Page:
Gutsy Challenge Funds Innovative Bowel Cancer Trial

matthew-burge

Our latest AGITG Innovation Fund grant, made possible by the generosity of donations raised through our Gutsy Challenge initiative, was awarded to Dr Matthew Burge from the Royal Brisbane and Women’s Hospital.

Dr Burge received a $100,000 grant for his MONARCC pilot study, which is focuses on advanced colorectal (bowel) cancer. Since receiving this grant Dr Burge has also been able to secure additional funding – enabling this trial to be offered to an extended group of patients, in turn improving the scale and impact the results of this study can have.

The research seeks to determine what the best initial treatment is for a patient population that cannot withstand the expected side effects of the commonly used combination chemotherapy regimens. This is a common patient population who are diagnosed with advanced bowel cancer in Australia.

Treatment of advanced bowel cancer has improved significantly over the past few years. The number of different chemotherapy and targeted or “biologic” therapy options has also increased. Therefore, the complexity of treatment decisions faced by the treating oncologist have also increased.

For many patients, oncologists remain uncertain as to what is the best treatment regimen to use at diagnosis. In addition, the best sequence in which to prescribe all the available drugs is not known. Whilst there is a lot of clinical trial data emerging, many patients seen in daily practice do not fit the patient population enrolled onto these trials.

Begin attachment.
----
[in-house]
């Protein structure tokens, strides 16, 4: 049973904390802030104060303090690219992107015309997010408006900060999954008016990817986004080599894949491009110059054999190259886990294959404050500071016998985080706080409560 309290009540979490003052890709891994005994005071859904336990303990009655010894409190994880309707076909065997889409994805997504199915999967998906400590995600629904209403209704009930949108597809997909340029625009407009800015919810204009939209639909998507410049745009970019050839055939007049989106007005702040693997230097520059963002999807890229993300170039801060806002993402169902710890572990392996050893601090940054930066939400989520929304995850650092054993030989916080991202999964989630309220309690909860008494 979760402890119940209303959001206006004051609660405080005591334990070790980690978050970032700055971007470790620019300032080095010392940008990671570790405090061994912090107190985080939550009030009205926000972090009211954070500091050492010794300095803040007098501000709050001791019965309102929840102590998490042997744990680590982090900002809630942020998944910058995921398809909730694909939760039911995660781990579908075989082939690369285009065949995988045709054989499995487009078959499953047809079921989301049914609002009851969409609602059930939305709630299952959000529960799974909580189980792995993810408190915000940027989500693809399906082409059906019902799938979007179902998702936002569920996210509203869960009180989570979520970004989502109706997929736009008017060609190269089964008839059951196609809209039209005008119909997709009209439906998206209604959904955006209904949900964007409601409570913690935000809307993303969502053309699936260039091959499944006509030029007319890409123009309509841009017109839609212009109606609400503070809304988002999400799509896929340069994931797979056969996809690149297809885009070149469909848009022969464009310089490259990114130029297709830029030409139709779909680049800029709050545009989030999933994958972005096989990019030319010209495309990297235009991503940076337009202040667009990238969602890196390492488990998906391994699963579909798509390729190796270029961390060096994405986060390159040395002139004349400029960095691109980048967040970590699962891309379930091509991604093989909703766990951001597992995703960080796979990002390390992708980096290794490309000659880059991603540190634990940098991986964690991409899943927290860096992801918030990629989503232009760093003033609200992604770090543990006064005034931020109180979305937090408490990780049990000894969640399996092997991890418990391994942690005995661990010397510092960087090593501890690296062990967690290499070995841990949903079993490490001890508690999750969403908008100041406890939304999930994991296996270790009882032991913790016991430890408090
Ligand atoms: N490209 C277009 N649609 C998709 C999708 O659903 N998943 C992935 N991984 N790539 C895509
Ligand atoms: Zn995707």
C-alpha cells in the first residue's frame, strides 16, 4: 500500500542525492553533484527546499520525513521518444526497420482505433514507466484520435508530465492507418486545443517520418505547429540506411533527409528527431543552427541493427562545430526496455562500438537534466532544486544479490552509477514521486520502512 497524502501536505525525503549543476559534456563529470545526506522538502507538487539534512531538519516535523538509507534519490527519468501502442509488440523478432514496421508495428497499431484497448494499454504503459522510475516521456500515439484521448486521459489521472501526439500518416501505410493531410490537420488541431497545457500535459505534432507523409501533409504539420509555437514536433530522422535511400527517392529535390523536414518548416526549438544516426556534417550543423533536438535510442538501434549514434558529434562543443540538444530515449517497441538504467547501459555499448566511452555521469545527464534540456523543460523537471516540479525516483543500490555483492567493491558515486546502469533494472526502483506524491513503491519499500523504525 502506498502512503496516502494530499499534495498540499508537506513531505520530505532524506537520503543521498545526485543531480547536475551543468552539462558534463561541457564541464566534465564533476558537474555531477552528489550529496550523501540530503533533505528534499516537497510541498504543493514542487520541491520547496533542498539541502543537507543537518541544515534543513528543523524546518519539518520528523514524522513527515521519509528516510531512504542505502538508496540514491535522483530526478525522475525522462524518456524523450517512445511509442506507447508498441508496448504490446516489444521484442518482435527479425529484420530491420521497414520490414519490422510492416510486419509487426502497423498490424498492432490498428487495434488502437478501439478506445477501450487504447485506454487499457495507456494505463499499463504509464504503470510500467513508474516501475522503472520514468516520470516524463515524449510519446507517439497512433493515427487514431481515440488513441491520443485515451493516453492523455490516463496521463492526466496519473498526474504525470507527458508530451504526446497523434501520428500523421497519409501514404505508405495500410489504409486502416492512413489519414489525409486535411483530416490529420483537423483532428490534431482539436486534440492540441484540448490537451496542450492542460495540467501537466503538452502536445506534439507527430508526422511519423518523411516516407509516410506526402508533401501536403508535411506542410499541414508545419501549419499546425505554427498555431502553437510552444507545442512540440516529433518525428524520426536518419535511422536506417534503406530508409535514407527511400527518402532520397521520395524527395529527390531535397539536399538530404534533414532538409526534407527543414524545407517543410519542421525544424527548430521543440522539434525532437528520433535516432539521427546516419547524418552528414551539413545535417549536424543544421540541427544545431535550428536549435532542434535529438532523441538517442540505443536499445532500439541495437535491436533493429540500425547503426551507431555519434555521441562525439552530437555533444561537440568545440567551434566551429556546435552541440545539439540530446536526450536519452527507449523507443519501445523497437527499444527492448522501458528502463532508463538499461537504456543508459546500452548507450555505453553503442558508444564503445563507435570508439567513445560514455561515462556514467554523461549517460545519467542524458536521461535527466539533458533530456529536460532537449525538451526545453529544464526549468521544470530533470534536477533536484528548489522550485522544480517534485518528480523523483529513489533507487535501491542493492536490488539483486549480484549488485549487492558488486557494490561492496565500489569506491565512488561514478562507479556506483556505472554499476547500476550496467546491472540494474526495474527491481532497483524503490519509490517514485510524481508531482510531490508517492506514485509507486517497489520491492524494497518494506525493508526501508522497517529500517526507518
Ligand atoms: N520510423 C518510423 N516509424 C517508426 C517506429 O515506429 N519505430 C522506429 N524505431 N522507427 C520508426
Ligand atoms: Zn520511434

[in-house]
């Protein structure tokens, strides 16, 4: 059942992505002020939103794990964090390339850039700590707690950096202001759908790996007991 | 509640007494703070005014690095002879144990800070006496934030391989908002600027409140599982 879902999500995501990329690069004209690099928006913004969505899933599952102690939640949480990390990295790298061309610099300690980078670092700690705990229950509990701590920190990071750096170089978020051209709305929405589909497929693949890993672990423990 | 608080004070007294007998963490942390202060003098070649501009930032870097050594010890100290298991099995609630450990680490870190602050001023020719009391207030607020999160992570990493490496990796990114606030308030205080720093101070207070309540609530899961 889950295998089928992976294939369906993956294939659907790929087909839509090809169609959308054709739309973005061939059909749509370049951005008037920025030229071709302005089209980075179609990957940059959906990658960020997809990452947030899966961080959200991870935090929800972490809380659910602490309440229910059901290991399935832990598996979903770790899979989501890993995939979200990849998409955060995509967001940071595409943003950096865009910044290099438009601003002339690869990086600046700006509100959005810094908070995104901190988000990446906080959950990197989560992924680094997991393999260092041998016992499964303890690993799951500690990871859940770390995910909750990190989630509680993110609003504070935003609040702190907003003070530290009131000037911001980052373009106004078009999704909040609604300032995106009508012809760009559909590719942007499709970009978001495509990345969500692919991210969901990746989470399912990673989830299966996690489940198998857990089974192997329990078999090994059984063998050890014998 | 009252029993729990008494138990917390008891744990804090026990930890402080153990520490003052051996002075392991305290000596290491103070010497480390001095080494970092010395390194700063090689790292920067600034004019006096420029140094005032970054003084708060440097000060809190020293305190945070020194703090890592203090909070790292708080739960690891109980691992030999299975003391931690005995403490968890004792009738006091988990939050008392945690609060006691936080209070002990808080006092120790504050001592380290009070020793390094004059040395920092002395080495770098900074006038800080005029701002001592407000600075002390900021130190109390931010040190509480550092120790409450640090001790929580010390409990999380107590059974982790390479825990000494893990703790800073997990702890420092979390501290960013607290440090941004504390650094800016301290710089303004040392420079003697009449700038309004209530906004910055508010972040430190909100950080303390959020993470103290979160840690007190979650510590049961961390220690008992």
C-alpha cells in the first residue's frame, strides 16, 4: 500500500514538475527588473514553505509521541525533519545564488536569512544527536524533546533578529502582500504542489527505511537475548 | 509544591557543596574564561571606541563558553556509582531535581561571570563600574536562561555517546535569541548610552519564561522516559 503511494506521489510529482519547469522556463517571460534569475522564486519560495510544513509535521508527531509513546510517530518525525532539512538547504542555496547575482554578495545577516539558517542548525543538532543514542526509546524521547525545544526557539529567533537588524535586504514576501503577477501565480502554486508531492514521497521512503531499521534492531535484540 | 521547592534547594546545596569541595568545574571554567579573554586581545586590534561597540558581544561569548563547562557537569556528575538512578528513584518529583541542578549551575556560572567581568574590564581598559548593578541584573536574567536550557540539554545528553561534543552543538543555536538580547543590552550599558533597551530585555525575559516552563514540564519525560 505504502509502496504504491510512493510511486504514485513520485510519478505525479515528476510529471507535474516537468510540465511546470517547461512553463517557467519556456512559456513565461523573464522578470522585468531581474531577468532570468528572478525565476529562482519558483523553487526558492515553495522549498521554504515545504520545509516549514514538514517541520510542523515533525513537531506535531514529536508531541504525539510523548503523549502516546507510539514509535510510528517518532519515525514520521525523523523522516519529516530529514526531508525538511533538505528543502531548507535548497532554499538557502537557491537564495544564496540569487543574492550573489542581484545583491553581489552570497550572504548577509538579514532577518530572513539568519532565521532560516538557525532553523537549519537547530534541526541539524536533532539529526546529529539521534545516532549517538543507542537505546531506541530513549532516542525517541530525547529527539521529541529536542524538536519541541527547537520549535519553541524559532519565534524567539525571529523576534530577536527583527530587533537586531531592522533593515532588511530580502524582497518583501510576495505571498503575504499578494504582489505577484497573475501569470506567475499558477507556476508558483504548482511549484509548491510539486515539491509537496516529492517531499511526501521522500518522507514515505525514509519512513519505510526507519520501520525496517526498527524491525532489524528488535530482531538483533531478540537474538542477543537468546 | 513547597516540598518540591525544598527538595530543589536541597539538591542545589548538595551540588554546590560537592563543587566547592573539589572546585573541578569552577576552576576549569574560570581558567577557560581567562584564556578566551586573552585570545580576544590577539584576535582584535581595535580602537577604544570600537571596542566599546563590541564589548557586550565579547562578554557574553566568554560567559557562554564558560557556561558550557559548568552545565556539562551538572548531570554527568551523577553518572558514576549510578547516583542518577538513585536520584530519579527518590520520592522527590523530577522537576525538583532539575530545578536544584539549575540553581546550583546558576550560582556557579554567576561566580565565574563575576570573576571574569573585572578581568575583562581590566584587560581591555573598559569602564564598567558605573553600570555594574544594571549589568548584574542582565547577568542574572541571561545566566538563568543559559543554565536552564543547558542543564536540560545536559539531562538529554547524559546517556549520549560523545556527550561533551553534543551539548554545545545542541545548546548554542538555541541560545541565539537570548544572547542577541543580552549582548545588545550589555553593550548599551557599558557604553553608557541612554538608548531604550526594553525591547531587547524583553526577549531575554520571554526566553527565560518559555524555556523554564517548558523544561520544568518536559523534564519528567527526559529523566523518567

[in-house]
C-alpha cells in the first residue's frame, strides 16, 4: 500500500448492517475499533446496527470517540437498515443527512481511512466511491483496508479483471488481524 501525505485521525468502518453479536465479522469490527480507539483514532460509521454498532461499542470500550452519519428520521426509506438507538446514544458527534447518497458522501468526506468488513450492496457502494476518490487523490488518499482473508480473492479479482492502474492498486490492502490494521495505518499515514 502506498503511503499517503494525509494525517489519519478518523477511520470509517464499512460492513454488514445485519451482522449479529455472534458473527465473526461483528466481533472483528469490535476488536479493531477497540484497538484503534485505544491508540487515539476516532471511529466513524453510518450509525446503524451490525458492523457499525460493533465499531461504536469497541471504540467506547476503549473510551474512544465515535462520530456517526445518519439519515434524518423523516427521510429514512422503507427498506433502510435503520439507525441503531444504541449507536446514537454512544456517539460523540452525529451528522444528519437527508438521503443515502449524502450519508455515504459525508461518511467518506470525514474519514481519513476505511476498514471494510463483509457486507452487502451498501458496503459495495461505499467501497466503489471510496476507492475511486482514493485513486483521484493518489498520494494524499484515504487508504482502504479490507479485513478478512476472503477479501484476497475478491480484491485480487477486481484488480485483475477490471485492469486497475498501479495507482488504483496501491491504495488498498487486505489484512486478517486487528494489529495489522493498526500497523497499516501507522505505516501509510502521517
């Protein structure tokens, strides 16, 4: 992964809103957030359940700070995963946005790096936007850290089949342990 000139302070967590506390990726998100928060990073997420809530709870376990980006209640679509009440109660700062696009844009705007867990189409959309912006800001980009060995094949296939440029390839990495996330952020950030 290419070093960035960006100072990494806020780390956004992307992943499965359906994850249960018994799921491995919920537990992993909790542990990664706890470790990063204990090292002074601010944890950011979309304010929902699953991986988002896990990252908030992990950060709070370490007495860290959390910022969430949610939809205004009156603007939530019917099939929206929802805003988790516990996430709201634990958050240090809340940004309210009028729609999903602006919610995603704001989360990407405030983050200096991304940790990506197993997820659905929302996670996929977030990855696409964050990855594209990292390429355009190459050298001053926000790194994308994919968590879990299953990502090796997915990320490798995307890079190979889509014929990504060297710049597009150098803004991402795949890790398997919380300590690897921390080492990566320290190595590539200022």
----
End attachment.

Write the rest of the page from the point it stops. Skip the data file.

“The AGITG Innovation Fund is an important step in the process to develop new clinical trials.” commented Professor Tim Price, Chair of the AGITG/GI Cancer Institute. “The Fund supports research that will build on our programs and enables AGITG members to accumulate the data required to approach funding bodies for a larger scale clinical trial.”

The study will compare low intensity targeted therapy (panitumumab), without chemotherapy, which is generally well tolerated. The hypothesis is that panitumumab will be a safe, acceptable and convenient regimen to elderly and/or frail patients with newly diagnosed advanced colorectal cancer.

“Winning this award means a huge amount to me. The recognition of the importance of this research question from the AGITG is particularly gratifying,” said Dr Matthew Burge, Royal Brisbane and Women’s Hospital.   “I now plan to lead a national study which I hope will improve the treatment options and outcome for elderly patients with advanced colorectal cancer.”